Above: Two pillboxes in Felixstowe disguised by painting (one as a car and one as a petrol station). Left hand photo shows a Type 24 on the Eastern
Command Line with a false roof added.
There is little in the War Diaries of Home Forces in Suffolk detailing the camouflage of pillboxes. Lt Col Birchall, General Staff 55th Div notes that many beach pillboxes were still obvious and that some had been painted two brightly to merge in with the background. The War Diary of 2/4 South Lancs notes a diversity of camouflage from “rubbish heaps to innocent looking fishing huts.” There is mention in one War diary of a pillbox disguised as a haystack. Lt-col Ovey D.S.O notes pillboxes “were very cleverly camouflaged as teahouses, haystacks, bus shelters etc”. But the War Diary of 127 Brigade, 42nd Div notes that “most posts are so very obvious, both to the air and ground observation. The whole of the defences will have been well photographed by German recce aircraft.” This statement would also refer to Field Works as well. However the diary does note that useful work can still be done to camouflage defence works so they would be a surprise to German forces, especially if they landed some distance from the posts and also casualties and the noise of battle would cause confusion.
Above: Left - pillbox built into a 13 Century Chapel, Minsmere. Right - An example of how not to disguise a pillbox, MTP No 46. The pillbox is disguised
as a rubbish dump but one loophole has already become blocked.
Military Training pamphlet No.46 part 2 makes the point that fire trench excavation usually makes a lot of mess, making observation from air obvious. In order to conceal earthworks, the pamphlet states good siting is fundamental. If possible, trenches should be sited to fit in with favourable backgrounds e.g broken ground or hedgerows. It also recommends turfing the parapet/parados, an irregular shaped parados to link in with the background and ensuring any loopholes are masked.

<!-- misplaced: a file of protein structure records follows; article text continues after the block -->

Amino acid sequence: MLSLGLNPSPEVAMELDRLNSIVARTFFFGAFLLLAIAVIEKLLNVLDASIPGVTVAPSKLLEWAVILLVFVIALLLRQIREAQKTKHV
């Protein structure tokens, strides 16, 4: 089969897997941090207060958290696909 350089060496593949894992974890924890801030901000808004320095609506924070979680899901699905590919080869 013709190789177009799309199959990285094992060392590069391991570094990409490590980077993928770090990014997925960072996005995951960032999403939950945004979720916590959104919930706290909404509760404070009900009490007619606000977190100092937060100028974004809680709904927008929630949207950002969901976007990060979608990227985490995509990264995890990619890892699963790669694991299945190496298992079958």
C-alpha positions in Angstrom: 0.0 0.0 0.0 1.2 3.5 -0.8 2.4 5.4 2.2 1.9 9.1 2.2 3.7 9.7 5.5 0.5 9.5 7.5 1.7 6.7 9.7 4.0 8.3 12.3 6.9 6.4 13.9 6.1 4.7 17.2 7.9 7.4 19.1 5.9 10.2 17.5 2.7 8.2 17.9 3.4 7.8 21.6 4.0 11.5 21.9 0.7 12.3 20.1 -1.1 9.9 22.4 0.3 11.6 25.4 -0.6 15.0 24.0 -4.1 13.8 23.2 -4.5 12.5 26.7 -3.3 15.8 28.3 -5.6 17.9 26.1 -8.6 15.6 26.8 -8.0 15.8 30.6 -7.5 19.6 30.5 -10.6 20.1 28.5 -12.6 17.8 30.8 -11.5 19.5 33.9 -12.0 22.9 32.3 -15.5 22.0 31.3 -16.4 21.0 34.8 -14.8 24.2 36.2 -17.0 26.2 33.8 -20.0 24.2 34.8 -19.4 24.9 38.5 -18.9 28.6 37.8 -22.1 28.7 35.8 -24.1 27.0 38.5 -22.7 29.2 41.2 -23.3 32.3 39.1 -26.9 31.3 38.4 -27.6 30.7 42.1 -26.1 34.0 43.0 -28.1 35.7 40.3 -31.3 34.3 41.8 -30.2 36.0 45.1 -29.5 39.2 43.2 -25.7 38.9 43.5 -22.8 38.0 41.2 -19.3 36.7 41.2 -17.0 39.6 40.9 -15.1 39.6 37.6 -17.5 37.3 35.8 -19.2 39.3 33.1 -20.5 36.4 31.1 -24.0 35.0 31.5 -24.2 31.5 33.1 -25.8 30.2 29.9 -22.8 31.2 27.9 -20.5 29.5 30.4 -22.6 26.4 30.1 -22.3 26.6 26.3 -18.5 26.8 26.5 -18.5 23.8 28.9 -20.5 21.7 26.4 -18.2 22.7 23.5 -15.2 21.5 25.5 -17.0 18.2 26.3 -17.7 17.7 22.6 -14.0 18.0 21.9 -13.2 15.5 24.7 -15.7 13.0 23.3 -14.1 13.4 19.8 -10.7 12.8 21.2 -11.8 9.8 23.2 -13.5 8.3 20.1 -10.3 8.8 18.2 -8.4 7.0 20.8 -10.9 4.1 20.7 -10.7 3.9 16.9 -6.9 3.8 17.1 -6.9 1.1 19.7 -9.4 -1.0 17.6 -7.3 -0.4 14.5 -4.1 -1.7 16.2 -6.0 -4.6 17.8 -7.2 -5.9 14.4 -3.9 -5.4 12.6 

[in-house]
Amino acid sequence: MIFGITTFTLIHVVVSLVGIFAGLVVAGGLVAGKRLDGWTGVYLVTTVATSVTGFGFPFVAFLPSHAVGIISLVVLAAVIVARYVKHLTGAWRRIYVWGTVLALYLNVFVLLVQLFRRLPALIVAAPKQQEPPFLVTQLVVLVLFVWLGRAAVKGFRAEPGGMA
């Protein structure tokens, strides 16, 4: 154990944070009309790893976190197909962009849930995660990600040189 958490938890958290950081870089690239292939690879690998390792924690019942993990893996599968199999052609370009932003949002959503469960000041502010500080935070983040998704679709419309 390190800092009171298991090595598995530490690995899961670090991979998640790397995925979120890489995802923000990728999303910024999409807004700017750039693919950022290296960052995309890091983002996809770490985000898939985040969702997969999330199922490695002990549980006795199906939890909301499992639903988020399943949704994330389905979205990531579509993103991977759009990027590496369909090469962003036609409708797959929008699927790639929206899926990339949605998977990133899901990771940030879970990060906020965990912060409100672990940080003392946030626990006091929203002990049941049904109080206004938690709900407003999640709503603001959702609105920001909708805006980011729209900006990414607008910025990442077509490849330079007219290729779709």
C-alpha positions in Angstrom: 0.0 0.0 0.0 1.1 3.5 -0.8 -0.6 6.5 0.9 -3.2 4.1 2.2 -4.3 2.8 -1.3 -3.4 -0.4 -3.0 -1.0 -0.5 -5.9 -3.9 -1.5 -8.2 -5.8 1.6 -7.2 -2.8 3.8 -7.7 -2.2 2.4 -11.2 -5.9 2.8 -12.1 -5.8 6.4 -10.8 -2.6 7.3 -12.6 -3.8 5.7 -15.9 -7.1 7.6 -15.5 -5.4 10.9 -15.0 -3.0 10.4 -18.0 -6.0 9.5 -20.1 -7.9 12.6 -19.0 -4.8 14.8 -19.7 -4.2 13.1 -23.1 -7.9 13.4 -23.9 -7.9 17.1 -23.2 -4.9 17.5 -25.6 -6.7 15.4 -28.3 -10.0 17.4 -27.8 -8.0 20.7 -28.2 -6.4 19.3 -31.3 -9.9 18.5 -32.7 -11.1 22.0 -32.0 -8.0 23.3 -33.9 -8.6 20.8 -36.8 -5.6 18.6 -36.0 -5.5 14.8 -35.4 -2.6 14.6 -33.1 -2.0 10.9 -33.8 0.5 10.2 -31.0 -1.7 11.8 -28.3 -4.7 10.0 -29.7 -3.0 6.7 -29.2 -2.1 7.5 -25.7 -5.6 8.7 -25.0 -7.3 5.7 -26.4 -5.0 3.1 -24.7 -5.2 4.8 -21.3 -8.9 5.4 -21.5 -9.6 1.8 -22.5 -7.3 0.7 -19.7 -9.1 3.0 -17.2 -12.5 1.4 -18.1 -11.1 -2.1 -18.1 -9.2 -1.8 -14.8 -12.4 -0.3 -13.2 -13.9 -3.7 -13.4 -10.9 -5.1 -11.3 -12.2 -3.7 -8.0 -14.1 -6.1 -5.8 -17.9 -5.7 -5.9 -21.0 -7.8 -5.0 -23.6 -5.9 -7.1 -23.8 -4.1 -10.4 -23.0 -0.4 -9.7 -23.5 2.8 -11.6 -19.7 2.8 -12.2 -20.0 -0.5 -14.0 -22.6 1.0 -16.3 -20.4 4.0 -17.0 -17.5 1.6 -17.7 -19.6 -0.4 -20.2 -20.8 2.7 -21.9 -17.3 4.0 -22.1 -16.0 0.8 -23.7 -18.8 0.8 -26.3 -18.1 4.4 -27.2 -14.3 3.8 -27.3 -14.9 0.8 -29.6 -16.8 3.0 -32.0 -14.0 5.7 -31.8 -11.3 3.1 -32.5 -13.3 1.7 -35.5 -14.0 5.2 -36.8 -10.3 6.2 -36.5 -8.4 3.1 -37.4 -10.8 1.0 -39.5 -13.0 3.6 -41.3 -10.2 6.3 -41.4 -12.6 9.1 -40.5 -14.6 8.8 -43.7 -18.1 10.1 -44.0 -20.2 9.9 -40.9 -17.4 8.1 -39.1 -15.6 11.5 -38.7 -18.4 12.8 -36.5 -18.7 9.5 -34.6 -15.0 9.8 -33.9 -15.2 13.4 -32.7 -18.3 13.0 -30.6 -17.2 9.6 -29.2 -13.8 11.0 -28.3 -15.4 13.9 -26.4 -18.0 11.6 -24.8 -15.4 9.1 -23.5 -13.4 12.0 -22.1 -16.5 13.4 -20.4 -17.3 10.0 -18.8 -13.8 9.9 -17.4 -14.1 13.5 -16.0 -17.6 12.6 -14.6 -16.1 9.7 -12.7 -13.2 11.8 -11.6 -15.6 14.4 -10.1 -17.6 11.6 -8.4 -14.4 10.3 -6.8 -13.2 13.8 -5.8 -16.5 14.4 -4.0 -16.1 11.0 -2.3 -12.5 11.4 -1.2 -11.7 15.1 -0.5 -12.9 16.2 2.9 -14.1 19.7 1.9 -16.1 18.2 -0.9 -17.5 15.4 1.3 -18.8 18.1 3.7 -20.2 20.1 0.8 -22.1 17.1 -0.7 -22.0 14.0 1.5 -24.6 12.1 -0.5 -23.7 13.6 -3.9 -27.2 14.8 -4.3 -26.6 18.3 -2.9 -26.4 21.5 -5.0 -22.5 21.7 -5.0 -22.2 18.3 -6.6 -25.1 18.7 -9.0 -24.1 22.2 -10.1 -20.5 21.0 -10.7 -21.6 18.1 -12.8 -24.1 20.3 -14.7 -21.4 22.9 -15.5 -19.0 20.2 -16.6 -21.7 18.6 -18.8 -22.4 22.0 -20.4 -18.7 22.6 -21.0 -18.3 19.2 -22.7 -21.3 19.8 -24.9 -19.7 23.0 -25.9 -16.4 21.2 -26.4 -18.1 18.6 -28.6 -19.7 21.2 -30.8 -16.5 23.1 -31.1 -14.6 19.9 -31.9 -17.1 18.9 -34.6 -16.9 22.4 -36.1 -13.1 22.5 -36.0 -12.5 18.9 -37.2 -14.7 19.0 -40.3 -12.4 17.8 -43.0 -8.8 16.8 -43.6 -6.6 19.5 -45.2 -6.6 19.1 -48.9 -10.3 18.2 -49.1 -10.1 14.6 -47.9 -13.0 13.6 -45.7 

Shell slits/slit trenches should also be concealed as they give away the presence and number of troops. A headcover constructed of a timber frame with netting for attaching brushwood, hessian strips etc can be constructed. Weapon-pits can be concealed in the same way.
In the home forces war diaries of units defending Suffolk there are some references on concealment of earthworks. Lt-Col Birchall, 55th Div staff produced some notes on camouflage (23rd Aug 1940) and notes that some sections of trench have been covered completely. He also notes that isolated section posts should be linked with crawl or communication trenches as this helps conceal the actual location of the strong points.
Above: Method of covering slit trench or weapons-pit (MTP No 46 Part II)
Camouflage – MTP No 46 Part II Field Defences, WO, 1941
55th Div papers, TNA
127 Brigade papers, TNA
2/4 South Lancs papers, TNA